Thank you, Leonard. I am with you on this. We went to DC by bus. I was delighted by the variey and originality of the handmade signs and hats. This was no crowd of mass produced poster holders, nor were the signs limited to a single issue. Instead, signs reflected dismay about how the the PE’s attitudes and policies and appointments will affect the environment, education, and many other issues in addition to women’s rights. It was an amazing experience to be in such a diverse crown of men and women of a wide range of ethnicities and to know that we all shared positive values of inclusion and love for each other. I had been a bit afraid of a terrorist attack (a big crowd of uppity women would be a logical target for radical Islamists or Twitler’s thugs) but there was none, the huge crowd was exhilarated and friendly. We chatted with women from Texas, Mississippi, Georgia, the Carolinas, Pennsylvania, Iowa, as well as Massachusetts and Connecticut. Two women from Atlanta, John Lewis’s district, told us they were appalled at DJT’s nasty attacks on Lewis and they thought that tweet was a really stupid thing to do, as well as insulting to Lewis, whom they revere. Lewis is an icon for them and where they live isn’t a mess at all.
    Because I could not sleep on the bus I was too tired on Saturday to follow the surging crowed as it poured out from Independence Avenue to the Mall and Pennsylvania Avenue, but it is gratifying to see from photos that the marchers filled those areas, too. At first the word from the organizers was that we would not march because the parade route was already jammed all the way to the end, but then enterprising people found a solution by claiming more territory. Like you, Leonard, we felt had sent our message by showing up.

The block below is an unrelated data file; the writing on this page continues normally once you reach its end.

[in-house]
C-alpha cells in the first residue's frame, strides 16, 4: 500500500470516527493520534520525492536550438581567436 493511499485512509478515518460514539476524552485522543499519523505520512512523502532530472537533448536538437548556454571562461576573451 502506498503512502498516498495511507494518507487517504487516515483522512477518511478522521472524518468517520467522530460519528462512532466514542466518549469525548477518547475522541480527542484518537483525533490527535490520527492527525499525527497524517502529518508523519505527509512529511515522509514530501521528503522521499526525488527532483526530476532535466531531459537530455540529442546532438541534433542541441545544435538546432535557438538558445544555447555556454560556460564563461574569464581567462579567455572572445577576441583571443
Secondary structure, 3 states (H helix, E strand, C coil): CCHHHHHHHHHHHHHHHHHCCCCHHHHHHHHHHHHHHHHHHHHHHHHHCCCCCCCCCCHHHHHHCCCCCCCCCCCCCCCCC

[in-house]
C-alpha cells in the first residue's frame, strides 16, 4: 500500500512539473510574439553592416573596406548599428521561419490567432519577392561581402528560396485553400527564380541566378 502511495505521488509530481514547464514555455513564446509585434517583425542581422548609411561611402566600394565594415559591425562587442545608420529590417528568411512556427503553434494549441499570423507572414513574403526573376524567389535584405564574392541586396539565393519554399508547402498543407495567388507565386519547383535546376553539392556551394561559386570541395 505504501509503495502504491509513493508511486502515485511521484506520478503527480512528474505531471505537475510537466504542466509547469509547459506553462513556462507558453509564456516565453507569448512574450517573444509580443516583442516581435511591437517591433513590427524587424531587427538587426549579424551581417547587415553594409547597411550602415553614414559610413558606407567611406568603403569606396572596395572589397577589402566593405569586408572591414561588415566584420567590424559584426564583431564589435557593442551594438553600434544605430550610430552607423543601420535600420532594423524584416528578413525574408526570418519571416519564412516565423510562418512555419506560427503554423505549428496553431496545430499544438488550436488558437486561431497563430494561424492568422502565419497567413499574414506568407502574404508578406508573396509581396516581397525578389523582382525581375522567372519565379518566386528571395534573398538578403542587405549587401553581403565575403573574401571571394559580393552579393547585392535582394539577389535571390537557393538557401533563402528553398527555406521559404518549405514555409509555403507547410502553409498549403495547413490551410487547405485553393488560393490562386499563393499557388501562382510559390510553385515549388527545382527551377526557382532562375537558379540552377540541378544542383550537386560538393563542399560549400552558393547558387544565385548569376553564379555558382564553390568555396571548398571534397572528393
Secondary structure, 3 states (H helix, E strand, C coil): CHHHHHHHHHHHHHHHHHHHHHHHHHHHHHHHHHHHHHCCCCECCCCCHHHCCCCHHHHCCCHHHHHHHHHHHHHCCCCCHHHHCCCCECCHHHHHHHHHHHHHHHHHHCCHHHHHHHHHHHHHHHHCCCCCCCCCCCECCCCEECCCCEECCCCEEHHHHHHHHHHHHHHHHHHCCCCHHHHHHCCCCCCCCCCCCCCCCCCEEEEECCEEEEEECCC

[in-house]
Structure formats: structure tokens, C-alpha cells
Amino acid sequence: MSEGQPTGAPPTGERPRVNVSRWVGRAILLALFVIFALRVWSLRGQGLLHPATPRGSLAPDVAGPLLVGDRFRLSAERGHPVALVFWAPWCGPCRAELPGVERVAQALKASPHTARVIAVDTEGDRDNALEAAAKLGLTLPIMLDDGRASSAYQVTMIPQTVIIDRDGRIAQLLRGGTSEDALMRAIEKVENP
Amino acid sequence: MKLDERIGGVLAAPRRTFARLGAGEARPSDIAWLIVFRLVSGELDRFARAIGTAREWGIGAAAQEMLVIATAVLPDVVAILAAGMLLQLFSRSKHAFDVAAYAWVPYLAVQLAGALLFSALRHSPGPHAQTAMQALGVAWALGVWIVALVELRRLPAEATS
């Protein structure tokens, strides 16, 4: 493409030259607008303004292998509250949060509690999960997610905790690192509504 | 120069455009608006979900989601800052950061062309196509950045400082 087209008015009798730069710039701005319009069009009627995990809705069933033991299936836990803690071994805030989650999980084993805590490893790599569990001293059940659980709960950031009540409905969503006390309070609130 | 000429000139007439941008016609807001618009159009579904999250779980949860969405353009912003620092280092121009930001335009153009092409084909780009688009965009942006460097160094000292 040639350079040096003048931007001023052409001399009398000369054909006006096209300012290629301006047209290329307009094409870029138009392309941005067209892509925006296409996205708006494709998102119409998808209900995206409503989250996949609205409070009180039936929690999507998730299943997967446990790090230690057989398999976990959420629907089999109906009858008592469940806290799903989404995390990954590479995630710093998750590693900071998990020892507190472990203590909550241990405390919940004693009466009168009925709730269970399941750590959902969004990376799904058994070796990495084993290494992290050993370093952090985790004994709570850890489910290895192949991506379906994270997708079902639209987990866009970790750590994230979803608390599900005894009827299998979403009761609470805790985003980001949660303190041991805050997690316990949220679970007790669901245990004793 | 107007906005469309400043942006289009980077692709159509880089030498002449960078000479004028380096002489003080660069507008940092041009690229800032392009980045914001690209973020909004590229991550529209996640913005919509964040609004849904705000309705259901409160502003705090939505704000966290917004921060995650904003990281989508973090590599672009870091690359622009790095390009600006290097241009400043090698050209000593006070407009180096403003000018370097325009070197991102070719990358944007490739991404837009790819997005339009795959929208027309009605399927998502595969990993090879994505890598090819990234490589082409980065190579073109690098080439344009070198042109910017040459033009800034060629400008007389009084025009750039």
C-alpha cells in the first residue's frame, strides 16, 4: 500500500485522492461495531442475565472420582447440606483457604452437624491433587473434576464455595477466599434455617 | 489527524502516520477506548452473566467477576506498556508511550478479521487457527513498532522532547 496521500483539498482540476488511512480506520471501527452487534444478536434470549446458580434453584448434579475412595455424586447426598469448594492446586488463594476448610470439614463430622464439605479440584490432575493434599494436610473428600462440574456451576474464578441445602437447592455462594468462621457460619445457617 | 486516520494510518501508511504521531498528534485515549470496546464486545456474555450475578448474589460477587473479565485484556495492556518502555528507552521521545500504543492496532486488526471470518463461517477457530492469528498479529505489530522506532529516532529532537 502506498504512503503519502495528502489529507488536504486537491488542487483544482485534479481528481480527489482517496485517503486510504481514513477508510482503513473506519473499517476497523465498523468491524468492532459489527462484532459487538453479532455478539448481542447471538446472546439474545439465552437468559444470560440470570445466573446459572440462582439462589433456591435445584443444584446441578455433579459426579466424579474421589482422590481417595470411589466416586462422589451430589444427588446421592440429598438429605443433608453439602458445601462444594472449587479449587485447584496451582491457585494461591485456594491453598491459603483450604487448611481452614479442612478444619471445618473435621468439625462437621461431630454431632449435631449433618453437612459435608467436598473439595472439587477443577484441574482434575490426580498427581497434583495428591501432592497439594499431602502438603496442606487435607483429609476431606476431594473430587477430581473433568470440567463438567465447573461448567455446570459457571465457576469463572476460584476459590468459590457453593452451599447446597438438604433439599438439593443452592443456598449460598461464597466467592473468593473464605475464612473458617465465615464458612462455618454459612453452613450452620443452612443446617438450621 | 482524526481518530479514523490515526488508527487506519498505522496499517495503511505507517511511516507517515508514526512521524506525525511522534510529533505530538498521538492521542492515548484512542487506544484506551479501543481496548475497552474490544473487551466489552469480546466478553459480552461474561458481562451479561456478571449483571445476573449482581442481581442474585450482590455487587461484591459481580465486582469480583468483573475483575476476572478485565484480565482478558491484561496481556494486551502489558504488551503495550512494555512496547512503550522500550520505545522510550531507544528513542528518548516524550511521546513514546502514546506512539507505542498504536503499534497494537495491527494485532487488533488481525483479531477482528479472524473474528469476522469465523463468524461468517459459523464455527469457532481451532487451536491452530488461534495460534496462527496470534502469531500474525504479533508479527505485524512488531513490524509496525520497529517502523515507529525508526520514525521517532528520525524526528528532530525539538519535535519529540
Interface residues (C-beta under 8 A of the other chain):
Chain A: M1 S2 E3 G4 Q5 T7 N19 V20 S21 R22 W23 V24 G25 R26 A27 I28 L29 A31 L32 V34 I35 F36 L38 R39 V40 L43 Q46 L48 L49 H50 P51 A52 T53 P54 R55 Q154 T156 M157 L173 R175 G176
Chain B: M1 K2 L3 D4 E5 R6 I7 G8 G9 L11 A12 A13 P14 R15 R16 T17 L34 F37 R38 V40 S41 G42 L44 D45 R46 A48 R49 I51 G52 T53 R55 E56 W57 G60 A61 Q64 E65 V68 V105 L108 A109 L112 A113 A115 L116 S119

2. GMHeller says:

    Too bad Democrats couldn’t field a better candidate than Hillary Clinton, the weakest, most flawed of all the candidates fielded by Democrats. Clinton and her vice prresidential running mate Sen. Tom Kaine repeatedly drew embarrassingly small crowds and to get larger turnouts at rallies had to promise the appearance of big name live entertainment.
    Mr. Quart needs to remind readers why it is that Bernie Sanders, the lone Democrat in the campaign who actually drew massive crowds and who garnered the bulk of Democrat votes in party primaries, was not chosen at the Democrat National Convention as the party’s nominee to face Donald Trump in November’s election.